He planted trees across campus, including many of the cypress along Waller Creek, advocated for an annual Service Awards program to recognize the efforts of UT’s non-teaching personnel, and self-published six booklets on University history, on topics that ranged from portraits of UT’s first 20 presidents, a volume about the University’s early years, and a booklet that explains the symbolism of each of the commencement maces. (The works are in the library, and can still be found in local used book stores.) In 1980, a then-retired Professor Eckhardt was awarded UT’s Presidential Citation. The University’s Heating and Power Complex is named for him.
To start, Eckhardt’s crew reviewed all of the literature they could find on external illumination, including the booklets published by the electric companies, and especially those by General Electric. The University would use GE’s “Novalux” light projectors (image below right), similar to what had been employed at the Texas Capitol.
Along with white lights, the available colors were red, green, blue, and the popular amber. Initially, Eckhardt considered amber to highlight the upper portion of the Tower, (image at left) particularly around the Doric columns that enclosed the Tower’s belfry. Amber, though, is a yellow-orange hue. One look, and Eckhardt immediately realized that amber was too close to orange not to go ahead and use the University’s colors. Orange wasn’t a standard choice, however, and GE first proposed alternating red and amber lights to acquire an orange tint. But this meant extra lights would need to be installed, and, besides, the shade of orange wouldn’t be consistent along the surface of the building. Instead, Eckhardt ordered custom orange covers for the floodlights.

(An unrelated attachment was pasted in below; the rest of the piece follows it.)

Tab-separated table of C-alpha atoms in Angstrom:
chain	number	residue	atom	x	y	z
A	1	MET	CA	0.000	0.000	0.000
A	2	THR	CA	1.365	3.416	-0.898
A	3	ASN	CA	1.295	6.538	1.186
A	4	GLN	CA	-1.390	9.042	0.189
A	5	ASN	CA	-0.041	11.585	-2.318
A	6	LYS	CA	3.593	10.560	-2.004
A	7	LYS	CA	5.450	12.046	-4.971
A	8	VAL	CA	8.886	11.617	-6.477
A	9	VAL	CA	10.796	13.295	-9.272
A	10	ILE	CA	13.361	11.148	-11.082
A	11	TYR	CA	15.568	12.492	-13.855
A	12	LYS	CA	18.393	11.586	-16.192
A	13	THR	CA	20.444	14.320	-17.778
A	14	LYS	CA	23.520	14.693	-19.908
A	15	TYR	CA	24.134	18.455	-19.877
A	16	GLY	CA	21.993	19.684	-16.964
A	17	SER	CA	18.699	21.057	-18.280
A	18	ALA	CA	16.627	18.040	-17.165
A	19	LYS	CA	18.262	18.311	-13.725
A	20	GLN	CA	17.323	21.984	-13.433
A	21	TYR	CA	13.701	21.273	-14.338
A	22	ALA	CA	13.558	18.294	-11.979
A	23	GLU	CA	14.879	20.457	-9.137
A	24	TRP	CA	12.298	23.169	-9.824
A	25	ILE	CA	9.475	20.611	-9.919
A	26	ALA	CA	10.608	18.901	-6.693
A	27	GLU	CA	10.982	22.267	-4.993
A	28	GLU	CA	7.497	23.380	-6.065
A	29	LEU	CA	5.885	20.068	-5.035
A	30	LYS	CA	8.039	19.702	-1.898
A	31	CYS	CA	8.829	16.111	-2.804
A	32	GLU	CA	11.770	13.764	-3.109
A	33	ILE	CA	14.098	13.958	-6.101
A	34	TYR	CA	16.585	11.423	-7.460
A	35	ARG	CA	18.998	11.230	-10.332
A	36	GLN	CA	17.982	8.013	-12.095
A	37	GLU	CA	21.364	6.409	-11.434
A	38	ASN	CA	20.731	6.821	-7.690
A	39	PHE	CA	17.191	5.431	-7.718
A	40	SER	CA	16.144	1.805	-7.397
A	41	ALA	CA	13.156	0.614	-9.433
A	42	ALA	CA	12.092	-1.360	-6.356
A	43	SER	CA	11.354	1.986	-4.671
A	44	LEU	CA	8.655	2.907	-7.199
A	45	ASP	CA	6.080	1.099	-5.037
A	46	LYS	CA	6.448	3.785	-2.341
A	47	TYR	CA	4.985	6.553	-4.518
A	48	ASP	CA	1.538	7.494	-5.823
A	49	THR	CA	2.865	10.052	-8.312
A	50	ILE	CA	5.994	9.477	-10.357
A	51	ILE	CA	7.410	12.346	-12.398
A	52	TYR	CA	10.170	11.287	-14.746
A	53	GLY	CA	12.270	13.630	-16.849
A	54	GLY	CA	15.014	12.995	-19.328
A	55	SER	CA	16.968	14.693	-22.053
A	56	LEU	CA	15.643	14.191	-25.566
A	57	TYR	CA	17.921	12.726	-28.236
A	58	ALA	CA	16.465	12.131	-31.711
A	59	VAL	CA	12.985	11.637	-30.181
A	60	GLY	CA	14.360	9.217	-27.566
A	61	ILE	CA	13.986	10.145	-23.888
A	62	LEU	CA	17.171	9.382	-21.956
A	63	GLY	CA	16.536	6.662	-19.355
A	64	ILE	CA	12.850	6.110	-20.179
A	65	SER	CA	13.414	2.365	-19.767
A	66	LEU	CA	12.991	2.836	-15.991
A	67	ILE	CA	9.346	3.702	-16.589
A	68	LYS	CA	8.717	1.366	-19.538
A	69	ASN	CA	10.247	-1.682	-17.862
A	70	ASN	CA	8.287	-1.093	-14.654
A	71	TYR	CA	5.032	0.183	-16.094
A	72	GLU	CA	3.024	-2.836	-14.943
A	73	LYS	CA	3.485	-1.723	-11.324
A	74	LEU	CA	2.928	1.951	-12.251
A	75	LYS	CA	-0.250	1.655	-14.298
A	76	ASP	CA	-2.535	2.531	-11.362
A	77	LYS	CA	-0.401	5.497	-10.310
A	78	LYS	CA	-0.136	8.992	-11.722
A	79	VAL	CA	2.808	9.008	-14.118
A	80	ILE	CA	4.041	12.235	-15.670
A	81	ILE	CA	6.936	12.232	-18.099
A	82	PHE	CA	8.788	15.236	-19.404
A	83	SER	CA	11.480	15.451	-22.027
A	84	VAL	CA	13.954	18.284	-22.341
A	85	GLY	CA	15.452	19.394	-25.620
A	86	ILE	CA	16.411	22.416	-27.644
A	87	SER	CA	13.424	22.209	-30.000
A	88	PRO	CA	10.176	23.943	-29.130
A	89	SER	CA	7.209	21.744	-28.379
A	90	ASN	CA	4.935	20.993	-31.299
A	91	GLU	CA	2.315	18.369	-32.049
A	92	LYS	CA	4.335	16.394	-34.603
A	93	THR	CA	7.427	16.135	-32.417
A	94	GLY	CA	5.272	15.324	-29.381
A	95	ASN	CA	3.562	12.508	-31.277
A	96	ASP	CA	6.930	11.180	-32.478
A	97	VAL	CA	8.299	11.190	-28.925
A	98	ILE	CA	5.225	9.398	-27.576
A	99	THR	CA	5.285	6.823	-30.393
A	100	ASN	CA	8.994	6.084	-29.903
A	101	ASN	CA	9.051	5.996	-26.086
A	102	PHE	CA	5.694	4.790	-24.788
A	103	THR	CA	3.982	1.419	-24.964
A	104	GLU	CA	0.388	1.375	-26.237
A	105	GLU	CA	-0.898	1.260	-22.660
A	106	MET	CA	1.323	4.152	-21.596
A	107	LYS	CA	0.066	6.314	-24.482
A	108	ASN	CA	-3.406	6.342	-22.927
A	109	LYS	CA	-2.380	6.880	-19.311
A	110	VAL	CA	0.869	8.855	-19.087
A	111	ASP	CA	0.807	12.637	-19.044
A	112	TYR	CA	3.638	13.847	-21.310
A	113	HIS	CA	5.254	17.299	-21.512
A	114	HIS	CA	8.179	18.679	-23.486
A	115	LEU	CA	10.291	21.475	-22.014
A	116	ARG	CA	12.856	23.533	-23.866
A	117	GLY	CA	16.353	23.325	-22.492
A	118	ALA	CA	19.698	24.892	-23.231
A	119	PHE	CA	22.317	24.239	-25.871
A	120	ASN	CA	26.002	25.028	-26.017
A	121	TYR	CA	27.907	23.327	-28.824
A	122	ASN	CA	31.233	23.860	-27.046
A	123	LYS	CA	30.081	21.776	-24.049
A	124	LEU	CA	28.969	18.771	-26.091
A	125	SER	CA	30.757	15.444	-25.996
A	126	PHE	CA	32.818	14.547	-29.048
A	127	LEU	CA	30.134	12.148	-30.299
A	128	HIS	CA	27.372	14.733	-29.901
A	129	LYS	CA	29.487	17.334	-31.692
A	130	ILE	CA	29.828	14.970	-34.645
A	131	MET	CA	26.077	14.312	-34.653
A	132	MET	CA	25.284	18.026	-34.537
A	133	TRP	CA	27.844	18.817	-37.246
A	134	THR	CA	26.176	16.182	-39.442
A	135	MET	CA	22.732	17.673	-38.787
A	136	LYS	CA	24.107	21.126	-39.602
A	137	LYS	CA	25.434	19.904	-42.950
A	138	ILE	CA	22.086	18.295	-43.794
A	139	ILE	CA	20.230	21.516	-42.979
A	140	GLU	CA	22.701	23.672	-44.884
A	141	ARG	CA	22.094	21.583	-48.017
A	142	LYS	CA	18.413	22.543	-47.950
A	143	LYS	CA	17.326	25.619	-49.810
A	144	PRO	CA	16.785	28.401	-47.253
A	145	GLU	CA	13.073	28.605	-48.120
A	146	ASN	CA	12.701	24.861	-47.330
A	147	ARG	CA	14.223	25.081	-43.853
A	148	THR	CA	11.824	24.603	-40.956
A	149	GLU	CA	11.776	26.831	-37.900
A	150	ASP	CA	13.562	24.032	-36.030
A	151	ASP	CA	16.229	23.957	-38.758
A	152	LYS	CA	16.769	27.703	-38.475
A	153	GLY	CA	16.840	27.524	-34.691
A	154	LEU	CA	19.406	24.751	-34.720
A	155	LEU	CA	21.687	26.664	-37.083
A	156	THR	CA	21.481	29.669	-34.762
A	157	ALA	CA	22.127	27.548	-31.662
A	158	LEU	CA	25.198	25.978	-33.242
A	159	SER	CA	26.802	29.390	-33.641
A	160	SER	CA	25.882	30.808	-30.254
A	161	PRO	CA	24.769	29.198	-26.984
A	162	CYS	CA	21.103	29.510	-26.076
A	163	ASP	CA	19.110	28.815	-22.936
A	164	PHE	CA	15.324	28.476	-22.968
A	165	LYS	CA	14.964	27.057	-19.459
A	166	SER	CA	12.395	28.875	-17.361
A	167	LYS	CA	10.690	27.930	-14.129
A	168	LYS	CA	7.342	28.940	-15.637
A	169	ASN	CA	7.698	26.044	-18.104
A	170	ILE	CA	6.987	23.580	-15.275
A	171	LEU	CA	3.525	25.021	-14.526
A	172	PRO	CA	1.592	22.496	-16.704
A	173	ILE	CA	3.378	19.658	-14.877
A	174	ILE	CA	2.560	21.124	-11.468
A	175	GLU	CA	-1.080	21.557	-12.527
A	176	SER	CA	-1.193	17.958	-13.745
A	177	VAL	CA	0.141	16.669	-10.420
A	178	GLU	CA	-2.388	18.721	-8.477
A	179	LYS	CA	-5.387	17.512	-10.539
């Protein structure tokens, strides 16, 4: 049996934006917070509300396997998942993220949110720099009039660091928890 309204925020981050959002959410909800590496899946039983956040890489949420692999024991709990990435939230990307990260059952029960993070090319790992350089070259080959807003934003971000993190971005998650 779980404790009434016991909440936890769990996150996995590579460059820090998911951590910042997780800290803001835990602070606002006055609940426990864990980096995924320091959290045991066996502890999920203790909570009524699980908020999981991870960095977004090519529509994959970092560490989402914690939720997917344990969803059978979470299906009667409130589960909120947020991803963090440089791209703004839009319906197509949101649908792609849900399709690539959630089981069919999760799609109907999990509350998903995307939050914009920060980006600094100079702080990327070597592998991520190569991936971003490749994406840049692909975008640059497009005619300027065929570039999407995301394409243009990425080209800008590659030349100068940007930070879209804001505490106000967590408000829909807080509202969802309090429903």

The floodlights arrived May 1937, the last significant piece of the Main Building, and were installed and individually positioned through the summer. While the building had already been dedicated on February 27th, the University wasn’t to officially occupy the space until the fall.
In all, 292 floodlights, half orange and half white, were placed on the four recesses, or “setbacks” of the Tower. The largest were the 96 1,000-watt lights at the Tower base, another 64 250-watt lights placed on the observation deck, 48 500-watt projectors to illuminate the belfry, and 84 100-watt bulbs around the parapet at the top. There were two circuits at each setback: one for all-orange lights, the other for all-white. Switches on the ground floor of the Main Building permitted the choice of color for each level.
The evening forecast for Tuesday, October 19, 1937 was postcard worthy: clear, cool, star-filled skies with a full moon. Everything was ready. At dusk, just before 6 p.m., the Tower was officially illuminated for the first time.
Eckhardt’s crew didn’t go for a simple, all-white or all-orange Tower. For this first attempt, they opted for something more subtle and elegant, and practical at the same time. Perhaps inspired by the images of multi-colored buildings in the floodlighting booklets, the crew wanted to try out more of the available palette, which, in this case, included a shade of light orange by combining orange and white lights together.
On the night a floodlit Tower made its debut, the lower portion remained white, while the area just above the observation deck – which included the clock faces – was bright orange. Above that, the belfry displayed a light orange tone, while bright white shown from the crown. (Image above left.) Today, the colors might be likened to an orange creamsicle.
The lights drew raves on and off campus. The following morning, Texan reporters Frank White and Bob Wilkinson called it “majestic splendor.” Their fellow students, “seeing it with us were entranced with its colorful beauty, and found no words to describe it.” The Statesman’s gossip columnist “Peeping Peggy” Harding gushed, “that the University colors of orange and white could blend so perfectly as they did that first night in the lights on the tower was a surprise to me; but the shading from bright orange at the base of the clock to white at the peak was a splendid sight. I think that experiment after experiment may be tried but none will be as effective as it was the first night.”